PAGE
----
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The parasitoid wasp Telenomus remus has been mass released as a biological control agent against fall armyworm (Spodoptera frugiperda) in the Americas (where the pest is native) for a number of years. However, fall armyworm is now highly invasive, found across Africa, Asia, and Australia.

Can the lessons learnt from its wide use in the Americas be applied globally?

A recently published paper, led by CABI’s Dr Yelitza Colmenarez, reviews the literature on T.remus focusing on practical experiences gained in Latin America with the aim of offering guidance for “improved and potentially global application” of the wasp in integrated pest management programs against fall armyworm.

Telenomus remus life cycle on fall armyworm eggs
Telenomus remus life cycle on fall armyworm eggs

Much of the literature collected by the authors on the history of T.remus in biological control programs was not in peer-reviewed publications and/or in English, making this work very important in the dissemination of information to areas now suffering from fall armyworm damage.

T. remus is an egg parasitoid native to peninsular Malaysia and Papua New Guinea and has been used against various pest species of the genus Spodoptera spp. This tiny wasp not only has high fecundity but it also parasitizes eggs within the inner layers of the egg mass. In addition, it has high dispersal and host search capacities. All of this, plus long-term evidence from Venezuela, make T. remus a perfect candidate in augmentative biological control programs against fall armyworm.

However, there are no ready-to-use packages available to advise farmers on how to use T. remus against fall armyworm and related pests. The authors urge that further studies are needed to “precisely determine optimal release rates, release times and frequencies, number of release points, the best stage and device for releases and other aspects such as how large the fields should be to achieve efficient pest control.”

Indeed, the review suggests that releases for individual smallholder farmers owning little land may be inefficient, but that regional approaches could work very well.

It’s also important, as with all biological control agents, to assess any possible risks for non-target species. In most countries where T. remus could be considered for future release (e.g. China, India, Australia, and several African countries), the parasitoid has already been found to be present. Nevertheless, should fall armyworm invade new areas where the wasp isn’t present, careful evaluation and risk assessment procedures should be followed.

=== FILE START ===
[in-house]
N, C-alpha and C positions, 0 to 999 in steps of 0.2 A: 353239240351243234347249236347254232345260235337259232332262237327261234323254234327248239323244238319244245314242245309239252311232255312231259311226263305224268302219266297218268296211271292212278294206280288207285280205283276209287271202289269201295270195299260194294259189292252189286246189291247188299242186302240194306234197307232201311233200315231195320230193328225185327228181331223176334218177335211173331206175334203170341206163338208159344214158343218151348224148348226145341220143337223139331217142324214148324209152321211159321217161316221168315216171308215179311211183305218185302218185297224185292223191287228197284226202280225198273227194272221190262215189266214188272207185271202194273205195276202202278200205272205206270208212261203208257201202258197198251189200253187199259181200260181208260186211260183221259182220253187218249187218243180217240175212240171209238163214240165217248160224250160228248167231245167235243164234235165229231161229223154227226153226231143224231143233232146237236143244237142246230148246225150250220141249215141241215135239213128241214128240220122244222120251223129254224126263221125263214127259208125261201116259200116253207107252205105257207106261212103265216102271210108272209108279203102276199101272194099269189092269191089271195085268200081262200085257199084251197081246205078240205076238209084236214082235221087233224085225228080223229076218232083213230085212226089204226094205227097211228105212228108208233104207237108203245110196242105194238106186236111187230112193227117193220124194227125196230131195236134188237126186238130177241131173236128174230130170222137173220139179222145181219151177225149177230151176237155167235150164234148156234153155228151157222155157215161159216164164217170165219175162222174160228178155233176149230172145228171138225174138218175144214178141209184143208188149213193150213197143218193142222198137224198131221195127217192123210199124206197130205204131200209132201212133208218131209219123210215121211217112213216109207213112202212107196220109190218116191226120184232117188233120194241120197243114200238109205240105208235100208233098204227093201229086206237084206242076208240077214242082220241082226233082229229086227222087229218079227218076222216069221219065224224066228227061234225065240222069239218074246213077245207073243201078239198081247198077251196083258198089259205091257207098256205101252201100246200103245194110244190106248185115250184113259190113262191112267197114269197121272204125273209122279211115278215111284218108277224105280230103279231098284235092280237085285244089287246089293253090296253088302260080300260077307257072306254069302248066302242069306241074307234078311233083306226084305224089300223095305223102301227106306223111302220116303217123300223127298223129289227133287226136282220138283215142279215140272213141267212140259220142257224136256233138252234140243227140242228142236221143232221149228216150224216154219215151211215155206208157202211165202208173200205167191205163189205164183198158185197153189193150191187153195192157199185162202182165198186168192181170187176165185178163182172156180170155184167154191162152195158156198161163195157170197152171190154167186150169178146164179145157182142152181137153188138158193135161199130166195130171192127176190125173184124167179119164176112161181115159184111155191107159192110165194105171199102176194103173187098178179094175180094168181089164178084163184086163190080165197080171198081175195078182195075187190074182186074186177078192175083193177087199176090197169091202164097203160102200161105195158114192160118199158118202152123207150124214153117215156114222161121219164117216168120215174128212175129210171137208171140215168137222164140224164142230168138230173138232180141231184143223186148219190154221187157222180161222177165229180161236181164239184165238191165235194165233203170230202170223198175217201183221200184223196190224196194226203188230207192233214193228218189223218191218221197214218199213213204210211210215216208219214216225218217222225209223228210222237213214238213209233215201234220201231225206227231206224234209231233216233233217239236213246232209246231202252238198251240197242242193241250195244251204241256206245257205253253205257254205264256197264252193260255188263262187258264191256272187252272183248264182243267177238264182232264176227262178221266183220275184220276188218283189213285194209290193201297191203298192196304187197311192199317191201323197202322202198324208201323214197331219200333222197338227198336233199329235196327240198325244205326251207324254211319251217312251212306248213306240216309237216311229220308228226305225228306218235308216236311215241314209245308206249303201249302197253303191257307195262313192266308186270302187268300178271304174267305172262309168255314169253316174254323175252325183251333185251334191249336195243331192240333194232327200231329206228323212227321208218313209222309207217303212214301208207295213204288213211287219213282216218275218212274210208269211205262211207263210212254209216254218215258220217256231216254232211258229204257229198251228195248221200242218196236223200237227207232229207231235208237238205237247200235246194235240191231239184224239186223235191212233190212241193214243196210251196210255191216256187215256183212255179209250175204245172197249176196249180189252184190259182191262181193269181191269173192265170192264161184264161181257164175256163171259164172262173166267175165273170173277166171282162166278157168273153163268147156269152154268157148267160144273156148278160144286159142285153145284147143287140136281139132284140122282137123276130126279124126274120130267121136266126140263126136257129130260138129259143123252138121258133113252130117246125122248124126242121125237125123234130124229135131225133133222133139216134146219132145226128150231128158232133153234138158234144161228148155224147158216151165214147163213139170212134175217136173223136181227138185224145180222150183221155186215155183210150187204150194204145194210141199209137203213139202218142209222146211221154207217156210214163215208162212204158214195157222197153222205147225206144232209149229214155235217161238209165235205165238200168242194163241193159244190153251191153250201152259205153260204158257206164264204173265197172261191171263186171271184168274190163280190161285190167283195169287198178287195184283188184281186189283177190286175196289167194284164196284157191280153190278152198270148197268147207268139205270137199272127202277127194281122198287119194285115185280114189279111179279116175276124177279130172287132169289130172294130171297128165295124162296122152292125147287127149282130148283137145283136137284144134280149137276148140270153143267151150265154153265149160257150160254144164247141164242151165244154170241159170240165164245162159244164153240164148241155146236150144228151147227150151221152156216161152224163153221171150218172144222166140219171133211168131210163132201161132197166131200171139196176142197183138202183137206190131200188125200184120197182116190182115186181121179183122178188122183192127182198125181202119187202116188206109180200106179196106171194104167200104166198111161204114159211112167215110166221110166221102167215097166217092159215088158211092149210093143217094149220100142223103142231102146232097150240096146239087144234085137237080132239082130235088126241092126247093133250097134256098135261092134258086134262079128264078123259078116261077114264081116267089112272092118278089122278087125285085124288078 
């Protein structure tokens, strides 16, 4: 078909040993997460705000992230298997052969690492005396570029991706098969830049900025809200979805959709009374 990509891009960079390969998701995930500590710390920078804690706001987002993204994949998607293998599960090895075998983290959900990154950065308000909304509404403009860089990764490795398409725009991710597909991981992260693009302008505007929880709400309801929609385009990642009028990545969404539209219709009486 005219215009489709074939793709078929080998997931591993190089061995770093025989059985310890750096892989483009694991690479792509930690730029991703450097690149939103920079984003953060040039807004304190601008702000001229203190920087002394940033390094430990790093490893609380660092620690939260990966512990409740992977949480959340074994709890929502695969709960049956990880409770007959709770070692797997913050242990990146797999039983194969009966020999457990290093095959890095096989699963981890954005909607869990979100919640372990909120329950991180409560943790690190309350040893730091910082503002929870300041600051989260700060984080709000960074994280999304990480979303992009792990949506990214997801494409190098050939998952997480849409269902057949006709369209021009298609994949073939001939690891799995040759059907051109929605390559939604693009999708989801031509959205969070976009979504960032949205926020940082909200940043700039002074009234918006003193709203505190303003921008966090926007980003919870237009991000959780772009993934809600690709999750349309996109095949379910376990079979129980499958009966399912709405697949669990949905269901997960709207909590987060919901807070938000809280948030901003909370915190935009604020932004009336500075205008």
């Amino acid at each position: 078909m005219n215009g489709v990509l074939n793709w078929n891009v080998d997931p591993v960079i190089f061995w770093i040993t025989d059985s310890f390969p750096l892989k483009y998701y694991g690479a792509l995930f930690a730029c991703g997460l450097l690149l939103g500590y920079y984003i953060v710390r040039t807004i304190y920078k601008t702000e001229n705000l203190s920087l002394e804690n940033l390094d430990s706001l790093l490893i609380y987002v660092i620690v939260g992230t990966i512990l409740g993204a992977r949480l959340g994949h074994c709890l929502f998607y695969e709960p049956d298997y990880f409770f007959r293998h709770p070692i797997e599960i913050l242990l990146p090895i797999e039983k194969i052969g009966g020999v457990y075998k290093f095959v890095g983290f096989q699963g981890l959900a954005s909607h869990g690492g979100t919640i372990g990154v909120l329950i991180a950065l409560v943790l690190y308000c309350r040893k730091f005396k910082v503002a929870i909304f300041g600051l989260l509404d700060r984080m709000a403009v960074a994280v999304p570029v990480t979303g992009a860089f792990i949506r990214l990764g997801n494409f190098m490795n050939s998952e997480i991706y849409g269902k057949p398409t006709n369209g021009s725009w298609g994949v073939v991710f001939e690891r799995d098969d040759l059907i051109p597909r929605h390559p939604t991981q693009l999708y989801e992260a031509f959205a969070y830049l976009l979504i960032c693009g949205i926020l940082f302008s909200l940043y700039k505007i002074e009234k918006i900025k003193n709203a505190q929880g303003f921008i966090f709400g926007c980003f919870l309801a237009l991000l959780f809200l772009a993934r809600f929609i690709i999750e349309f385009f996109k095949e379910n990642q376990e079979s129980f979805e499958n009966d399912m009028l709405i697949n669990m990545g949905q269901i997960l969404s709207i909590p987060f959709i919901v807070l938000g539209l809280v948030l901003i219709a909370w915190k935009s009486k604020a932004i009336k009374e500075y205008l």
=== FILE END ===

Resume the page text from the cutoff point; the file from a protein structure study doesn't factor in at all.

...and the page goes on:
With fall armyworm continuing to cause significant damage to crops, in particular maize, across the globe, establishing augmentative biological control programs using T. remus will help to make crop production more sustainable.

Deploying T. remus as part of an integrated pest management program makes best use of this fall armyworm natural enemy, avoiding broad-spectrum insecticides and their harmful side effects to the environment and human health.


Read the paper in full with open access:

Colmenarez, Y.C., Babendreier, D., Ferrer Wurst, F.R. et al. The use of Telenomus remus (Nixon, 1937) (Hymenoptera: Scelionidae) in the management of Spodoptera spp.: potential, challenges and major benefitsCABI Agric Biosci 3, 5 (2022).

Image ‘Telenomus remus life cycle on fall armyworm eggs’ taken from above article published CC-BY, © the authors


Find out more:

Scientists confirm first report of egg parasitoid in Africa to fight devastating fall armyworm

Study reveals ‘net’ is closing in on more viable biological control options for fall armyworm menace

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